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woman getting a flu shotFlu season in the U.S. commonly begins in October and can end as late as May. If you’ve been out of your home, watched television or browsed the internet these past few months, then you’ve probably spotted at least several reminders to get your annual flu shot.

Maybe you’ve been ignoring these messages. Well, now’s the time to listen! We hope this list of reasons to get a flu shot helps you change your mind.

[Related: Cold vs. Allergies: How to Spot the Differences]

Chronic Health Conditions Can Make the Flu Worse

The flu vaccine is especially important for those who suffer from chronic medical conditions. The CDC reports that on average, more than 200,000 people in the U.S. are hospitalized for complications related to seasonal flu virus infections.

Health conditions such as these can increase your risk of flu complications:

  • Asthma
  • Heart disease
  • Cancer
  • Diabetes
  • COPD
  • Cystic fibrosis
  • Nervous system conditions
  • Kidney/liver disease
  • HIV/AIDS
  • Pregnancy

Even Healthy People Need a Flu Vaccine

The flu is a contagious disease that affects your lungs and can turn into a serious illness like pneumonia. At the very least, having the flu can make you miss a ton of work or school. At the very worst, the flu can lead to hospitalization and even death.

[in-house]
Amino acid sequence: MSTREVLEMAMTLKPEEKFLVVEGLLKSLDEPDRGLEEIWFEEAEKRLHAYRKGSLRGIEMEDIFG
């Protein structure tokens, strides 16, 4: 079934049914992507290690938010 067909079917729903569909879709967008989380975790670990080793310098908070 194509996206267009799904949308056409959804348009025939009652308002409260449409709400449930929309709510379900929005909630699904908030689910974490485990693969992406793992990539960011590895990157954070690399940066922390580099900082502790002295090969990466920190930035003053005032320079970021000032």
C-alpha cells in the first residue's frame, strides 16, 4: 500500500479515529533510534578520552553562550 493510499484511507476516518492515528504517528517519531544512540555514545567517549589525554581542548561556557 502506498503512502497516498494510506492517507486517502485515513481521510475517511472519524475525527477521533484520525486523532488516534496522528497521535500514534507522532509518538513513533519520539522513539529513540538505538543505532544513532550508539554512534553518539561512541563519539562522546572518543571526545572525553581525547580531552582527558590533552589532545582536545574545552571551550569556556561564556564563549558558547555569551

While it’s true that pregnant people, young children, older people and people with certain medical conditions (like asthma, diabetes and heart disease) are more at risk of flu-related complications, people who don’t meet these characteristics still can develop complications. So, why risk it?

[Related: How to Avoid the Flu This Holiday Season]

You’re Not Only Protecting Yourself

It’s true that if you don’t get a flu shot and get sick, you can still bounce back fairly quickly. 

However, as we noted, the flu is a highly contagious disease. If you have it, you could spread the disease to people you come into contact with starting the day before symptoms appear and up to seven days after becoming sick

Think about how many people you come into contact with in one week. Then, think about how many of those people are your family and friends. Don’t risk getting them sick.

Flu Shots Can’t Give You the Flu, Only Minor Side Effects

Let’s go ahead and dispel a common rumor: The flu vaccine does not cause people to get the flu. However, it can cause mild side effects: 

  • Body aches
  • Sore throat
  • Soreness on the arm where the shot was given
  • Stuffy nose

These side effects are common and usually last one to two days. And they’re a whole lot better than getting the full-fledged flu.

Some people may also experience armpit pain after the flu shot. This is because lymph nodes are located in areas such as the armpit, neck and groin. 

These lymph nodes are responsible for producing white blood cells meant to fight off infection. They can become inflamed after vaccinations, which causes minor discomfort.

[Related: How Do Allergy Shots Work?]

Scared of Needles? You Don’t Necessarily Have to Get a Shot

If you feel a bit squeamish around needles, other options exist that may allow you to get your vaccination safely and easily. 

For people who are not pregnant and are aged 2–49, the nasal spray flu vaccine is a great alternative to getting a shot. 

An intradermal needle is another option. It’s a needle so small that you don’t feel it at all. This can be used for adults aged 18–64.

Flu Shots for Seniors Are Safe and Recommended

If you’re a person older than 65 years, you might wonder whether it’s still safe to get the flu shot. The answer is yes.